Simpler Celebrations: Christmas AND Chanukah?

December 1st, 2010

My son came home from school today and declared himself a poor soul because he only gets Christmas presents, not Christmas AND Chanukah presents, like most of the kids in his class.

“You’re kidding,” I said. “Most?”

“Yes,” he insisted. “There’s only like five of us who just celebrate either Christmas OR Chanukah.”  (And he rattled off the names to prove his point).

lightingwreath

Tonight, December 1st, will see some kids lighting candles and getting the first of their Chanukah presents, while others rip open the doors on the first Advent calendar window to snare some chocolate. And apparently, at least here in Bethesda, a lot of kids enjoying both!

It’s tough enough trying to keep the commercialism of Christmas at bay.  How do parents cope with double the demand for presents: Christmas AND Chanukah?

Apparently my eldest son isn’t alone. My youngest son’s teacher told me at pick-up today that the majority of the four-year-olds are celebrating both holidays as well.

My first inclination was to smile. It seems like just yesterday I was debating inter-faith marriage with my friends (and some boyfriends). Would Jewish-Christian couples really be able to honor both faiths as they raised families? Apparently my generation is making it happen!

But how do families celebrating both holidays focus on the traditions that matter most, without the holidays turning into one huge present-fest?   I’d love to hear from those of you who do celebrate both Chanukah and Christmas. Tell me what you’re doing!

calendarbookphoto

In our family, we’ve long had the tradition of the Advent calendar. From one for my eldest to one for each kid, to three – with one for DH and I to share – to this year’s splurge of one Advent calendar for each of us – we love it!

We celebrate Advent with the calendar, Christmas story readings after dinner, and now, Jingle Bells and Ode to Joy on the keyboard.

Christmas Day is just the start of a 12 day celebration finished by Epiphany (which regrettably will be celebrated at Children’s Hospital as my son returns to have his appendix removed).

The holidays are a beautiful time of year. Music, candles, stories, delicious treats and more – all make the holiday spirit last a lot longer than a gift ever can.

What do you think?

This is a post for the Green Moms Carnival on “Holidays Without the Hoopla,” running at The Green Parent on Monday, December 6th.  Head on over there then to check all of the posts from the @GreenMoms!

– Lynn

Copyright OrganicMania 2010

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8 Responses to “Simpler Celebrations: Christmas AND Chanukah?”

  1. Tweets that mention Organic and Green Mom Blog | Simpler Celebrations: Christmas AND Chanukah? at Organic Mania -- Topsy.com on December 2, 2010 12:18 am

    [...] This post was mentioned on Twitter by Green Moms Carnival and Lynn Miller, Sappho Tang. Sappho Tang said: Interesting, I never knew it! RT @Greenmoms Simpler Celebrations: Christmas AND Chanukah?: http://bit.ly/hr375Y [...]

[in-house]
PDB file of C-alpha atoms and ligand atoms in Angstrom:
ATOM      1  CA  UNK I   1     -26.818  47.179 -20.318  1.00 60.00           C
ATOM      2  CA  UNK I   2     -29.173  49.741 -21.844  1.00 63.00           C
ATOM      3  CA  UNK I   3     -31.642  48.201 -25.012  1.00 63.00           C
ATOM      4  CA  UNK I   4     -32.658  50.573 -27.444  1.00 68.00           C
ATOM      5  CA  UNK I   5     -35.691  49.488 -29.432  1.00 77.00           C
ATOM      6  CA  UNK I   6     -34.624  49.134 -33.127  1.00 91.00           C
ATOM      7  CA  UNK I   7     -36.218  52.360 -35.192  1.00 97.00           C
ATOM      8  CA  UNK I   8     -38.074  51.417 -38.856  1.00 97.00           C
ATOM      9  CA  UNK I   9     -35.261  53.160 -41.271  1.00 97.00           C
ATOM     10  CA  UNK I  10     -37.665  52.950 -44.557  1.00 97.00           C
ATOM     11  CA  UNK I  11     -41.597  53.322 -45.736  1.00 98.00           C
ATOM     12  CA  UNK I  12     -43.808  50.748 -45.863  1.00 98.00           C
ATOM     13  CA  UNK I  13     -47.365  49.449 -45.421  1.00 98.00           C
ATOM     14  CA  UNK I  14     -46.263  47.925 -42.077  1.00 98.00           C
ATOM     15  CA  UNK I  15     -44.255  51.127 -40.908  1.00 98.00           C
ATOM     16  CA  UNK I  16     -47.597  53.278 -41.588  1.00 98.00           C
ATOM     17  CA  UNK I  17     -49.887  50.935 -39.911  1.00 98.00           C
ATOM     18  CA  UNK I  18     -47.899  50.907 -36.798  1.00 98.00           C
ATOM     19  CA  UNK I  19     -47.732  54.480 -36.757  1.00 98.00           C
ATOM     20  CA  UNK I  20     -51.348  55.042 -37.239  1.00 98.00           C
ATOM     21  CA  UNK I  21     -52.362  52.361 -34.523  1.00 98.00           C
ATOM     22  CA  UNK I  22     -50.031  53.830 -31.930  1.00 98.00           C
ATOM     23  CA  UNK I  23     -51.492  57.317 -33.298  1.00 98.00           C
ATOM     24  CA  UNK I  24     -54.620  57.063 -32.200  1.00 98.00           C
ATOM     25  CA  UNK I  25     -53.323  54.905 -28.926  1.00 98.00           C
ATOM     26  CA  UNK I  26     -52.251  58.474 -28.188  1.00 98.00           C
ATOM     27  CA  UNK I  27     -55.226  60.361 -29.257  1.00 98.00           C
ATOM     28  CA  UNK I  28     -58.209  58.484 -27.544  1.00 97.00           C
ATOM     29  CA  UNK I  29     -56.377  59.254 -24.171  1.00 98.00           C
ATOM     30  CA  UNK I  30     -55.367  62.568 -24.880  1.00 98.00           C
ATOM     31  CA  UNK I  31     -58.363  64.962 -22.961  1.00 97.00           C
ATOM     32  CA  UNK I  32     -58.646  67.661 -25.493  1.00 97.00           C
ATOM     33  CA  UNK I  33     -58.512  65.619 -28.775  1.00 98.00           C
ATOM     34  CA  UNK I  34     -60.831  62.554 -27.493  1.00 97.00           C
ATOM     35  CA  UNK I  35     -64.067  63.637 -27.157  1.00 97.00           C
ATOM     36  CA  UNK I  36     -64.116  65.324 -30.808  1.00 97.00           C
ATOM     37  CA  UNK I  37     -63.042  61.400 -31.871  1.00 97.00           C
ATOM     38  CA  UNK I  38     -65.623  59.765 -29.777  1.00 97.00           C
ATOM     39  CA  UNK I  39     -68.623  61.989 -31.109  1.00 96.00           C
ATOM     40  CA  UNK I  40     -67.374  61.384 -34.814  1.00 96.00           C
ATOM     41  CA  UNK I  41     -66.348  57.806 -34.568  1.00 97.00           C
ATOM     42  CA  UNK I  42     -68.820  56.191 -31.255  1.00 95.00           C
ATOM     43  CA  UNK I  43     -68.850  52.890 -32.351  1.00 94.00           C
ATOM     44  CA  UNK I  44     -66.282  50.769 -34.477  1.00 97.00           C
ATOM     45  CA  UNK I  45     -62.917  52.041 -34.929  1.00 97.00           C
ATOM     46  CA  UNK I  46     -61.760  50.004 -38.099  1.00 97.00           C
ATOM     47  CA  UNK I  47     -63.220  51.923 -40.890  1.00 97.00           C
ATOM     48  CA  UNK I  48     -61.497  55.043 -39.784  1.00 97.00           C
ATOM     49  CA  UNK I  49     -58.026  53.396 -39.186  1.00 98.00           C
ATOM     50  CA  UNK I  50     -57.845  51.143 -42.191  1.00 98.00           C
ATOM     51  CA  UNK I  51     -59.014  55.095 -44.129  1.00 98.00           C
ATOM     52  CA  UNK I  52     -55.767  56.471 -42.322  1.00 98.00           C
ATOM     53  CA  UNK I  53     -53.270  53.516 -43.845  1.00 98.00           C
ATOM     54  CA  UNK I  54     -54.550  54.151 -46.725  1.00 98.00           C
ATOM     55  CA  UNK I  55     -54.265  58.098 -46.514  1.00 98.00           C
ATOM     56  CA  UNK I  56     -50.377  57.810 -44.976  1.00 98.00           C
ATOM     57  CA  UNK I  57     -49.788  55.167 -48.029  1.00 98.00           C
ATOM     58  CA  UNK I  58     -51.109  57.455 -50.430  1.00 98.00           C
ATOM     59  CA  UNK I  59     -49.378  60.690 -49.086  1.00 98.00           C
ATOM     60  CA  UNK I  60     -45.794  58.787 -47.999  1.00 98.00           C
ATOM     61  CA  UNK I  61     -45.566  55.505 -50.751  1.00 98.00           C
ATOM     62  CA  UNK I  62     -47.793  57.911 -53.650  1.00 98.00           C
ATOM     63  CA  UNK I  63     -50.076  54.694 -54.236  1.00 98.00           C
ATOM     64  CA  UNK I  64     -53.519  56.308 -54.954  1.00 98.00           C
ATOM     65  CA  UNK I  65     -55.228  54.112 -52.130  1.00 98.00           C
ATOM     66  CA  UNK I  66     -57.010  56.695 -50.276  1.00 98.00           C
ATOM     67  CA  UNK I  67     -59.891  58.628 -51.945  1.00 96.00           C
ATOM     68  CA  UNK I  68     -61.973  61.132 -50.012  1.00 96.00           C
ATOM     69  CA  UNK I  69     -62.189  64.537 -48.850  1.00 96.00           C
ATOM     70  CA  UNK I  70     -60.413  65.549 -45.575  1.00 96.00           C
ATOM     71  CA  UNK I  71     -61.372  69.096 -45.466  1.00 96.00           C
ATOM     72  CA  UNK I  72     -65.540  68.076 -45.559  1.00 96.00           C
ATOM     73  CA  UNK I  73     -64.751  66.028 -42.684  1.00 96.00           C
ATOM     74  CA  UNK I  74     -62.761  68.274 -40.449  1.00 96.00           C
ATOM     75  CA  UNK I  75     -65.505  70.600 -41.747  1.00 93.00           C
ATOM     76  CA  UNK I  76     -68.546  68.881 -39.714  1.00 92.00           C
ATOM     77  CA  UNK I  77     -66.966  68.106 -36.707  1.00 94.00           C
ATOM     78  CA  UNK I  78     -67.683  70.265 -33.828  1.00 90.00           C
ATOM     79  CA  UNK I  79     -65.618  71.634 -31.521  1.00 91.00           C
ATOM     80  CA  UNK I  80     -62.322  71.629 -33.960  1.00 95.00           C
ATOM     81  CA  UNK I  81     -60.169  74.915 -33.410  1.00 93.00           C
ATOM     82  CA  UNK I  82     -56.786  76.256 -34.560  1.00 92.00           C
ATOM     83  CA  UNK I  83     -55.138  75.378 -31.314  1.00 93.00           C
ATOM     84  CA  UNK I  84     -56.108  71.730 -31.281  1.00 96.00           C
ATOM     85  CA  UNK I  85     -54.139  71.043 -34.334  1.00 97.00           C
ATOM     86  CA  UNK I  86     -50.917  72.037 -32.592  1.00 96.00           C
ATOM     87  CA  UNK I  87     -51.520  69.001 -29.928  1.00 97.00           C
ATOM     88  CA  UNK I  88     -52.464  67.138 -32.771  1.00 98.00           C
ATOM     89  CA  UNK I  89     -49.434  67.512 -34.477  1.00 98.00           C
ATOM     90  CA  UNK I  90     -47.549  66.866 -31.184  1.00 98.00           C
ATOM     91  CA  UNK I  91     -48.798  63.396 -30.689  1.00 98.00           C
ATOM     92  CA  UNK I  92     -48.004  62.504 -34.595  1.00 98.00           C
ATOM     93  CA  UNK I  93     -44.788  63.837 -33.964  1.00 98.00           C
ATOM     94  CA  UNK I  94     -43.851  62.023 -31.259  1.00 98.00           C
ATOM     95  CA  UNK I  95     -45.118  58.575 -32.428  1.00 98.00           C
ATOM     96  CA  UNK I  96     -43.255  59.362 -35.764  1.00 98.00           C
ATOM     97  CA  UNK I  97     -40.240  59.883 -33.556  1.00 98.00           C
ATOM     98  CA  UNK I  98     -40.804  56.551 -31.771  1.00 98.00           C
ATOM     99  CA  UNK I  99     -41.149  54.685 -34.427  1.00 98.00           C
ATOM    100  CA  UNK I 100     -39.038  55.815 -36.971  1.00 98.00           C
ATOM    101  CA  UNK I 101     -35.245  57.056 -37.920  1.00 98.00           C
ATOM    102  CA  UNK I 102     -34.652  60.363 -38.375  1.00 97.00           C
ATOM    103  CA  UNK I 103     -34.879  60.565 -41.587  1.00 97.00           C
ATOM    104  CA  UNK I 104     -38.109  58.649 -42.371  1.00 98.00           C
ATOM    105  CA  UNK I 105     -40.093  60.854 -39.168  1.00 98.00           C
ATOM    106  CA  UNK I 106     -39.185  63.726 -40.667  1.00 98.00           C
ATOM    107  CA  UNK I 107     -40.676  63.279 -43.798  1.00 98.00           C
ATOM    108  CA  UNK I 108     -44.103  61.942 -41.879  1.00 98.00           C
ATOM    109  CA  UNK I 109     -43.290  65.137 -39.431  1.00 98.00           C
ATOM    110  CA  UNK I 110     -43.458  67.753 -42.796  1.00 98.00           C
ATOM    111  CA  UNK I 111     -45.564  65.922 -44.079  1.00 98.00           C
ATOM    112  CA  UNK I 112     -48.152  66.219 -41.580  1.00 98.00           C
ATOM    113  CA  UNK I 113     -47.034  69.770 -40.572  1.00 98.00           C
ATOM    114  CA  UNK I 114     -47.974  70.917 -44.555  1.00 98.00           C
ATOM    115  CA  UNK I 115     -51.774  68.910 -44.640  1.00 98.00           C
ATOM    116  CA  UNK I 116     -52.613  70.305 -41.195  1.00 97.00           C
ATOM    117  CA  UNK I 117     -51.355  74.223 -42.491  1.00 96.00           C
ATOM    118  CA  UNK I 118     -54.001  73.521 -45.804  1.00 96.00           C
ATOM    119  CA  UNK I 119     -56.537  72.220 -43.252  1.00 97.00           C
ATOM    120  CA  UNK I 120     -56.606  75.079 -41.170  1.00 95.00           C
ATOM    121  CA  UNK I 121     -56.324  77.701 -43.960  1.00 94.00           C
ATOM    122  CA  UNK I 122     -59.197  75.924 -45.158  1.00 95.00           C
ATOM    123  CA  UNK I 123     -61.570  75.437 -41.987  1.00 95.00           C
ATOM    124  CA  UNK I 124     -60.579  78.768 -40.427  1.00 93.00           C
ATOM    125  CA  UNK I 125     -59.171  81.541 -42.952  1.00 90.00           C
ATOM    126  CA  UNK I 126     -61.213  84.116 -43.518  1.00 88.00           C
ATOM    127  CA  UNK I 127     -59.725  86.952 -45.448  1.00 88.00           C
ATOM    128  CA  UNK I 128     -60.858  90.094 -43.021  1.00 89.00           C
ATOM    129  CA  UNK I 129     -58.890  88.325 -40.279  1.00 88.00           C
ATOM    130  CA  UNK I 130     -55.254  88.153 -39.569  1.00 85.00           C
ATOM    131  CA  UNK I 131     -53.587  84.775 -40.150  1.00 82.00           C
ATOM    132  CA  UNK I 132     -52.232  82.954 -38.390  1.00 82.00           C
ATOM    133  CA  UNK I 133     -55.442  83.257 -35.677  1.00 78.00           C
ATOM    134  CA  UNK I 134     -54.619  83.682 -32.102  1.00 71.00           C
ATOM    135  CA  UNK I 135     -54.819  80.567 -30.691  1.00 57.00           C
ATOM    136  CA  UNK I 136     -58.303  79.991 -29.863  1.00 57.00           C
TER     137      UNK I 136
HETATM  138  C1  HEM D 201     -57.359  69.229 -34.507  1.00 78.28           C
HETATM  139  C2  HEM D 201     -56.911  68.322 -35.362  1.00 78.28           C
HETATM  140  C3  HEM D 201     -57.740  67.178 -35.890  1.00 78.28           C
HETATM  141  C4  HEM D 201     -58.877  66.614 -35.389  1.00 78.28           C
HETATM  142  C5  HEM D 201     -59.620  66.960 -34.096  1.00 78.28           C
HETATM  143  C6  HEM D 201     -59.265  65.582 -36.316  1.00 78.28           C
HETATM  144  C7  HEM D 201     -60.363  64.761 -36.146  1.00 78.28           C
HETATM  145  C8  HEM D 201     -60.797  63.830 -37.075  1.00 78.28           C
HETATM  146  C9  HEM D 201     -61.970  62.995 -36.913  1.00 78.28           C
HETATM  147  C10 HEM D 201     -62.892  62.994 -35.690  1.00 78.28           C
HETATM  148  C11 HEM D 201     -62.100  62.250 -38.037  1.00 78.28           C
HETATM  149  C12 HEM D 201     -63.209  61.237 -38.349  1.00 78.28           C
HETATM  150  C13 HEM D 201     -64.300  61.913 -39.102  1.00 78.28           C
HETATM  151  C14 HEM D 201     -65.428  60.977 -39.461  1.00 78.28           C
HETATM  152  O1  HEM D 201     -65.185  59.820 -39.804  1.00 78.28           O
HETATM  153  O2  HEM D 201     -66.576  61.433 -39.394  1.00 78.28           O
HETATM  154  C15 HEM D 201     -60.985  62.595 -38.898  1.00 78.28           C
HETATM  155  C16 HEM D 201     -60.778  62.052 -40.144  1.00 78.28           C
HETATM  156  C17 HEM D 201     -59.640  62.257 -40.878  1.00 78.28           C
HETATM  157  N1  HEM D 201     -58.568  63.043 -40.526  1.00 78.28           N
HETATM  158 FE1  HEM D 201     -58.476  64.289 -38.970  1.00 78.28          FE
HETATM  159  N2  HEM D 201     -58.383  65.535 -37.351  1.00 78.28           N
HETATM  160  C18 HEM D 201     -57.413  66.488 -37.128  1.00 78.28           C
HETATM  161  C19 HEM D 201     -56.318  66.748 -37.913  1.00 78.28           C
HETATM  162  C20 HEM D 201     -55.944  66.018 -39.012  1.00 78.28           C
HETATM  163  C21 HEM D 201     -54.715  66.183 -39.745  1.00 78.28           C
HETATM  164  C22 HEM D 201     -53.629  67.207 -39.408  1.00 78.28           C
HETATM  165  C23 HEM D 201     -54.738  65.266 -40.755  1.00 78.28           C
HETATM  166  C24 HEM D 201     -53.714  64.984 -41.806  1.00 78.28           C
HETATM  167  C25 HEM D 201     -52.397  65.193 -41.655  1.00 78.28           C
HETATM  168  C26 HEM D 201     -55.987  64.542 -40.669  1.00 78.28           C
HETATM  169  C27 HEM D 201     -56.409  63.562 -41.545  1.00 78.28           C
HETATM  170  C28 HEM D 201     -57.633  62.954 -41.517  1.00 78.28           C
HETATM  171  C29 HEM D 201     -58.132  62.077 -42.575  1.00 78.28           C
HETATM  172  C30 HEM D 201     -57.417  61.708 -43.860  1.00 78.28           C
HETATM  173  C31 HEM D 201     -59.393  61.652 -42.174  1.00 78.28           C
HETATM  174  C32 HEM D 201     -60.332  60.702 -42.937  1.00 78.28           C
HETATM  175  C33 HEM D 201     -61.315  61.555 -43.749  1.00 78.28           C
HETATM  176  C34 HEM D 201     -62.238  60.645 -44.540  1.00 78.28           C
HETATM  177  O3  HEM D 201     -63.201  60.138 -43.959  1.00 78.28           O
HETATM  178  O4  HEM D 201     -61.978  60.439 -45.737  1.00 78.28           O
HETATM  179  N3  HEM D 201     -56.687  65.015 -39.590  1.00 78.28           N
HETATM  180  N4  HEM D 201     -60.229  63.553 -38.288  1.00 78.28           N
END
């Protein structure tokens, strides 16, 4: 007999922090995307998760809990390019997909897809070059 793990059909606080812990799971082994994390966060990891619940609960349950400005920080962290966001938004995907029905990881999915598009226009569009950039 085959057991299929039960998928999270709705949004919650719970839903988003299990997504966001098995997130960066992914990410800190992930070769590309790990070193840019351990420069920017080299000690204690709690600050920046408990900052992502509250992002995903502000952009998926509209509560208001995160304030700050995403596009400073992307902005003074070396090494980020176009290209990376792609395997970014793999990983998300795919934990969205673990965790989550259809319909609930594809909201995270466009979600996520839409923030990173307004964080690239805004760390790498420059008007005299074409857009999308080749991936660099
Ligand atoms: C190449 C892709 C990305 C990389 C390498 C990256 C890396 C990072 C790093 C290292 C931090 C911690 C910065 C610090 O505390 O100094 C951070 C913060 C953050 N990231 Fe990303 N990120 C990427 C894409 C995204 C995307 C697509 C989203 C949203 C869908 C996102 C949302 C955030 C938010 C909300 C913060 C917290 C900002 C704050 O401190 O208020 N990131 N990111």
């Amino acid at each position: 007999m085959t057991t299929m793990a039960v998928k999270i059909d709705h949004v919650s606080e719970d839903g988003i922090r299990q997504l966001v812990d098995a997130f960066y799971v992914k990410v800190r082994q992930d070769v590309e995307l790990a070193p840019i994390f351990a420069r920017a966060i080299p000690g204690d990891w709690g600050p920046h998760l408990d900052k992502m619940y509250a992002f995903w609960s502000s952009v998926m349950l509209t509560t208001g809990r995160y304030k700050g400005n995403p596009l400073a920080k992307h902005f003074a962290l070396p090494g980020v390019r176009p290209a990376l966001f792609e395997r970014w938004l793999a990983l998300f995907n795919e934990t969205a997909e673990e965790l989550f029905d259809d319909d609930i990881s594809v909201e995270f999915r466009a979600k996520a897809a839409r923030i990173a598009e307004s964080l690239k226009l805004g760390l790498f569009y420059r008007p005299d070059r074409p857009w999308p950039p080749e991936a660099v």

2. Condo Blues on December 6, 2010 11:07 am

    We celebrate Christmas only. We try to do more event type things (my favorite) on the weekends even if it’s something as simple as walking around our neighborhood at night to look at everyone’s decorations.

    I’ve read on many blogs the idea of having one Advent calendar. Instead of getting a small toy or candy for each day, they find a slip of paper with an activity like read a Christmas book, drop food off at the food pantry, donate old toys, decorate the tree, etc.

  3. Lori Alper aka Groovy Green Livin on December 6, 2010 6:48 pm

    We technically celebrate Hanukkah….but it is hard not to get drawn into the commercialism of Christmas. I have learned over the years that 8 nights of gifts is over the top. We have a few nights of smaller gifts and a few nights of sharing with others. This year I found a great site, http://www.globalgiving.org/. They send gift cards and my kids are able to select which charity they would like to give towards.

    You are so right-music, candles, stories and treats make the holidays most memorable.

  4. Lynn on December 6, 2010 8:58 pm

    Beautiful response, Lori! Thanks for sharing and Happy Hanukkah!

  5. Green Bean on December 7, 2010 9:33 am

    Funny, my son came home on December 1st also wanting to celebrate Hanukkah. Most of the kids in his class celebrate only Christmas. There are about 1/4 that celebrate Hanukkah and I believe most of those celebrate both. For us, though, the holidays are already so packed full of activities. I cannot imagine adding more! This year, we do an advent calendar with small consumable treats, coupons or traditional gifts (the Thomas Christmas train set I splurged for 5 years ago makes an appearance in the little drawers year after year) in the morning – after breakfast and getting dress – and then we do a book advent calendar where we read a holiday book (1 for each of the 24 days up to Xmas) at night – after getting pjs on and brushing teeth. It is working quite well this year.

  6. Lynn on December 8, 2010 11:27 am

    Too funny! And your traditions sound lovely. Enjoy this special time and thanks for the comment!

  7. Elena on December 13, 2010 1:04 am

    I don’t celebrate Hanukkah, but always I am interested to know more about this event.

  8. jerry markets on December 27, 2010 8:08 am

    More and more families are celebrating this way! On another note from an earlier post…We are teaching our kids about organics, non-gmo and natural foods at a very young age (they are just learning to read but can spot the organic labels from a mile away). A relative bought us a book called temple and moo…from amazon i think…VERY fun way to teach kids about organics fyi. Keep up the great work! Great blog!!!

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